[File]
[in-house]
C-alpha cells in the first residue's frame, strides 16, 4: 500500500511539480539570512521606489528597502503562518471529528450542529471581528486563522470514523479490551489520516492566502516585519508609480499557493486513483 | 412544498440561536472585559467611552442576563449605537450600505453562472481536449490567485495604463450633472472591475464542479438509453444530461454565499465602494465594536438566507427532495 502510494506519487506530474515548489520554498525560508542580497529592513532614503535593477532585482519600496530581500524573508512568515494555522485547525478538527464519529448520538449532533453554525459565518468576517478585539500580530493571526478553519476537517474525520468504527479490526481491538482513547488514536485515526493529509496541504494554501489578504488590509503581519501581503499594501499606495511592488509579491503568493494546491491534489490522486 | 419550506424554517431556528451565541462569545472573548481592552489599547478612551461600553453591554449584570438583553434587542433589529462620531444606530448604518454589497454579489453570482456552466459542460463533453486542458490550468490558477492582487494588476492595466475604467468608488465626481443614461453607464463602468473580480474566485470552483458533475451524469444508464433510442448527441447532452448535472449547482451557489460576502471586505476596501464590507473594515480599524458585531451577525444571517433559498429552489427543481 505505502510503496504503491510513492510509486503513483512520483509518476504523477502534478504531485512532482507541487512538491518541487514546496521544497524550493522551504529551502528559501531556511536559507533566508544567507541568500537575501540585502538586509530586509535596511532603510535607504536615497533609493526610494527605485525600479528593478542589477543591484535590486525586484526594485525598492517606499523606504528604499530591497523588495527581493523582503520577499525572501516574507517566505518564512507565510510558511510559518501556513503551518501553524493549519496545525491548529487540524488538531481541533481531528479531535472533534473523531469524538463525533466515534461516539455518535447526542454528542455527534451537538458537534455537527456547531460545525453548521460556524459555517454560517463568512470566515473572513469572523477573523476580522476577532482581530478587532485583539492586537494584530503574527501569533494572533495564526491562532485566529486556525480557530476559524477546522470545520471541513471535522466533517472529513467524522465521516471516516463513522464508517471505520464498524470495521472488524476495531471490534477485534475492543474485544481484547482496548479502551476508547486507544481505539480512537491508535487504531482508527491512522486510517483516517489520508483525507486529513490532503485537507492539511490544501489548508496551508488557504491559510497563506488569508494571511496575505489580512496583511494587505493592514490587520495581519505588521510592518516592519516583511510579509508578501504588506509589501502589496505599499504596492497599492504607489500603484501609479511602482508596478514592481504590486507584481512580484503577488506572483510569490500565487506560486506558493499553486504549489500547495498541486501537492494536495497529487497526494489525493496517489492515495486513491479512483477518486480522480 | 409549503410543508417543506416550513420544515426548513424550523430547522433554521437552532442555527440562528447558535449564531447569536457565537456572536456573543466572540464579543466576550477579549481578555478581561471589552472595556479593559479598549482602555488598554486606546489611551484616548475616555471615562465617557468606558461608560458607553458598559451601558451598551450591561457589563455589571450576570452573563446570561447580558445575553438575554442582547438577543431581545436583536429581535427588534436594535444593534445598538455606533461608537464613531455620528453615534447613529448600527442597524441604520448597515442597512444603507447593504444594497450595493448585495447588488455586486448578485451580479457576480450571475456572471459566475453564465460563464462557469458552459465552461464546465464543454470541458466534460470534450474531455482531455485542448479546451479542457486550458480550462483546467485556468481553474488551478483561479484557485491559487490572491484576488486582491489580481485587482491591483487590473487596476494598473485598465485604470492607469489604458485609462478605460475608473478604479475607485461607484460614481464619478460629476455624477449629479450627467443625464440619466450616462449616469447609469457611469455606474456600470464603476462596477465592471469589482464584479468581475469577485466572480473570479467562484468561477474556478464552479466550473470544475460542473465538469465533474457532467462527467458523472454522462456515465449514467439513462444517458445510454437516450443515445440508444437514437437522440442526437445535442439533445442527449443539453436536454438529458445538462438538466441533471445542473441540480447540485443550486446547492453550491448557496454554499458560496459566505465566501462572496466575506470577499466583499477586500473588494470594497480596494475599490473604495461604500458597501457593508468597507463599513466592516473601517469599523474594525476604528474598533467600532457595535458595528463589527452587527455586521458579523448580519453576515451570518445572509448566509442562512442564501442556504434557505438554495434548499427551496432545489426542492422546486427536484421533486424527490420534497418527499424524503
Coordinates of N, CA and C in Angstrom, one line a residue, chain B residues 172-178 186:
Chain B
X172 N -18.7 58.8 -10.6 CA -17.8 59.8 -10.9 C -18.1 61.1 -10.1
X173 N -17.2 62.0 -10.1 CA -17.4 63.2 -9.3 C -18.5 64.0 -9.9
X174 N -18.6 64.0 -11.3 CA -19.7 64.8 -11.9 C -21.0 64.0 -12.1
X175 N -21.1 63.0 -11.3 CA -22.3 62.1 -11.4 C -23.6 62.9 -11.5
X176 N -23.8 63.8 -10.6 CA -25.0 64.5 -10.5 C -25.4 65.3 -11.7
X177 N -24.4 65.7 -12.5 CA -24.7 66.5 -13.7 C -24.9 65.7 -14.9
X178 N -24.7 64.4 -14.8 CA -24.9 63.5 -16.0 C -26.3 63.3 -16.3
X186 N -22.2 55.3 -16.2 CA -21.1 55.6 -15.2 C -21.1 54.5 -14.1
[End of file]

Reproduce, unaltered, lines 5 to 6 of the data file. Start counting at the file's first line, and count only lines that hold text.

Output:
X172 N -18.7 58.8 -10.6 CA -17.8 59.8 -10.9 C -18.1 61.1 -10.1
X173 N -17.2 62.0 -10.1 CA -17.4 63.2 -9.3 C -18.5 64.0 -9.9